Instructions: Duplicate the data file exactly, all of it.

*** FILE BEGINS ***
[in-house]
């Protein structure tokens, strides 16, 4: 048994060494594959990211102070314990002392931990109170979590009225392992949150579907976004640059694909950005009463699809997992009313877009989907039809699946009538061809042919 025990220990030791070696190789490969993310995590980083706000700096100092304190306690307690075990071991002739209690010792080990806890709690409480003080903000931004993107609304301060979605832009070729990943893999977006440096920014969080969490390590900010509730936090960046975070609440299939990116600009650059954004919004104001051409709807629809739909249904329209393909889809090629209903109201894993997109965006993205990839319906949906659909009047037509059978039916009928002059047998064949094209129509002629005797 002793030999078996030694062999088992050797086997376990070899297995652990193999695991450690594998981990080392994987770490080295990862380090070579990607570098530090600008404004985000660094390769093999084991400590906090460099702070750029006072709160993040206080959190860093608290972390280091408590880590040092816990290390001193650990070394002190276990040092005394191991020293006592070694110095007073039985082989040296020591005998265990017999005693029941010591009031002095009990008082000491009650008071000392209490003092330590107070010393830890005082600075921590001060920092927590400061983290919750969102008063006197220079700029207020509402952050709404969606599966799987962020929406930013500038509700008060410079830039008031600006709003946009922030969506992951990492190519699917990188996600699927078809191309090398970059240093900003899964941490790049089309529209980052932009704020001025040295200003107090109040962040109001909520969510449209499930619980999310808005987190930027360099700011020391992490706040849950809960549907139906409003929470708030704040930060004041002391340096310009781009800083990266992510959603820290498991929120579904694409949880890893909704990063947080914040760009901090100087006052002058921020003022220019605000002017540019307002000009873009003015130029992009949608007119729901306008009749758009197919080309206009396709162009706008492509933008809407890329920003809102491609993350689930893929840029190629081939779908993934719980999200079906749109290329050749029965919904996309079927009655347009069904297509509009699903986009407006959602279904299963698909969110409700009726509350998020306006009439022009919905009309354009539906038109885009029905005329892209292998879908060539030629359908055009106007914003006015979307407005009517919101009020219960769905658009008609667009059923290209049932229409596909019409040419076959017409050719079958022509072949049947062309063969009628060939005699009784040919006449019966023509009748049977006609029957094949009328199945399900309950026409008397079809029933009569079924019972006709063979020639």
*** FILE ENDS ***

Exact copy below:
[in-house]
């Protein structure tokens, strides 16, 4: 048994060494594959990211102070314990002392931990109170979590009225392992949150579907976004640059694909950005009463699809997992009313877009989907039809699946009538061809042919 025990220990030791070696190789490969993310995590980083706000700096100092304190306690307690075990071991002739209690010792080990806890709690409480003080903000931004993107609304301060979605832009070729990943893999977006440096920014969080969490390590900010509730936090960046975070609440299939990116600009650059954004919004104001051409709807629809739909249904329209393909889809090629209903109201894993997109965006993205990839319906949906659909009047037509059978039916009928002059047998064949094209129509002629005797 002793030999078996030694062999088992050797086997376990070899297995652990193999695991450690594998981990080392994987770490080295990862380090070579990607570098530090600008404004985000660094390769093999084991400590906090460099702070750029006072709160993040206080959190860093608290972390280091408590880590040092816990290390001193650990070394002190276990040092005394191991020293006592070694110095007073039985082989040296020591005998265990017999005693029941010591009031002095009990008082000491009650008071000392209490003092330590107070010393830890005082600075921590001060920092927590400061983290919750969102008063006197220079700029207020509402952050709404969606599966799987962020929406930013500038509700008060410079830039008031600006709003946009922030969506992951990492190519699917990188996600699927078809191309090398970059240093900003899964941490790049089309529209980052932009704020001025040295200003107090109040962040109001909520969510449209499930619980999310808005987190930027360099700011020391992490706040849950809960549907139906409003929470708030704040930060004041002391340096310009781009800083990266992510959603820290498991929120579904694409949880890893909704990063947080914040760009901090100087006052002058921020003022220019605000002017540019307002000009873009003015130029992009949608007119729901306008009749758009197919080309206009396709162009706008492509933008809407890329920003809102491609993350689930893929840029190629081939779908993934719980999200079906749109290329050749029965919904996309079927009655347009069904297509509009699903986009407006959602279904299963698909969110409700009726509350998020306006009439022009919905009309354009539906038109885009029905005329892209292998879908060539030629359908055009106007914003006015979307407005009517919101009020219960769905658009008609667009059923290209049932229409596909019409040419076959017409050719079958022509072949049947062309063969009628060939005699009784040919006449019966023509009748049977006609029957094949009328199945399900309950026409008397079809029933009569079924019972006709063979020639």